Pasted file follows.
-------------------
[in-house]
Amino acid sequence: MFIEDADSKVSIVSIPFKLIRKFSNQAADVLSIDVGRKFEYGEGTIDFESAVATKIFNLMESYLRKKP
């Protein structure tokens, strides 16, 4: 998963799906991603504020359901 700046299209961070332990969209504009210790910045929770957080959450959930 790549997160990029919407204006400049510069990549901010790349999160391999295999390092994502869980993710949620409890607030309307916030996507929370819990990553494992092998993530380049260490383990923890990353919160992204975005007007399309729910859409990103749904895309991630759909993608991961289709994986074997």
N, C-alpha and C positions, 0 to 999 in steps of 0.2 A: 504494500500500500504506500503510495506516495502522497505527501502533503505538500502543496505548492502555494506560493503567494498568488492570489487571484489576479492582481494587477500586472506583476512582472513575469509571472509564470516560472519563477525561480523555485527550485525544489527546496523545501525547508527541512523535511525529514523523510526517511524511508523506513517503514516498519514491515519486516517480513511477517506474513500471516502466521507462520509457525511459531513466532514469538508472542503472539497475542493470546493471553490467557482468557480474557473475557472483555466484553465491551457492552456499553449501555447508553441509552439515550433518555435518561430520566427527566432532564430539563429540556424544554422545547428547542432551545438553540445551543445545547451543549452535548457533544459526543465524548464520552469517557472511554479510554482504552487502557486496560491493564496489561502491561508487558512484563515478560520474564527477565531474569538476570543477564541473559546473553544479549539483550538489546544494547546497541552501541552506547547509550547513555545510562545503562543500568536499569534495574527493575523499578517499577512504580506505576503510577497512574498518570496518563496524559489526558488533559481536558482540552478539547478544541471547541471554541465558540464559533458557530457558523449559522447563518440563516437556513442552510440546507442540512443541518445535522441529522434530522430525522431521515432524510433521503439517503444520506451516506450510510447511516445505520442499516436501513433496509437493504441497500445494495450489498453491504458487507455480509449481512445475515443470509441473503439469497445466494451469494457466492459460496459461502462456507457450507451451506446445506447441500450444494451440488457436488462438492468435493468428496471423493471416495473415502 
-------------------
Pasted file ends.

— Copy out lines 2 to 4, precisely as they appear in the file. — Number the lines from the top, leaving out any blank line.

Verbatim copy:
Amino acid sequence: MFIEDADSKVSIVSIPFKLIRKFSNQAADVLSIDVGRKFEYGEGTIDFESAVATKIFNLMESYLRKKP
């Protein structure tokens, strides 16, 4: 998963799906991603504020359901 700046299209961070332990969209504009210790910045929770957080959450959930 790549997160990029919407204006400049510069990549901010790349999160391999295999390092994502869980993710949620409890607030309307916030996507929370819990990553494992092998993530380049260490383990923890990353919160992204975005007007399309729910859409990103749904895309991630759909993608991961289709994986074997």
N, C-alpha and C positions, 0 to 999 in steps of 0.2 A: 504494500500500500504506500503510495506516495502522497505527501502533503505538500502543496505548492502555494506560493503567494498568488492570489487571484489576479492582481494587477500586472506583476512582472513575469509571472509564470516560472519563477525561480523555485527550485525544489527546496523545501525547508527541512523535511525529514523523510526517511524511508523506513517503514516498519514491515519486516517480513511477517506474513500471516502466521507462520509457525511459531513466532514469538508472542503472539497475542493470546493471553490467557482468557480474557473475557472483555466484553465491551457492552456499553449501555447508553441509552439515550433518555435518561430520566427527566432532564430539563429540556424544554422545547428547542432551545438553540445551543445545547451543549452535548457533544459526543465524548464520552469517557472511554479510554482504552487502557486496560491493564496489561502491561508487558512484563515478560520474564527477565531474569538476570543477564541473559546473553544479549539483550538489546544494547546497541552501541552506547547509550547513555545510562545503562543500568536499569534495574527493575523499578517499577512504580506505576503510577497512574498518570496518563496524559489526558488533559481536558482540552478539547478544541471547541471554541465558540464559533458557530457558523449559522447563518440563516437556513442552510440546507442540512443541518445535522441529522434530522430525522431521515432524510433521503439517503444520506451516506450510510447511516445505520442499516436501513433496509437493504441497500445494495450489498453491504458487507455480509449481512445475515443470509441473503439469497445466494451469494457466492459460496459461502462456507457450507451451506446445506447441500450444494451440488457436488462438492468435493468428496471423493471416495473415502 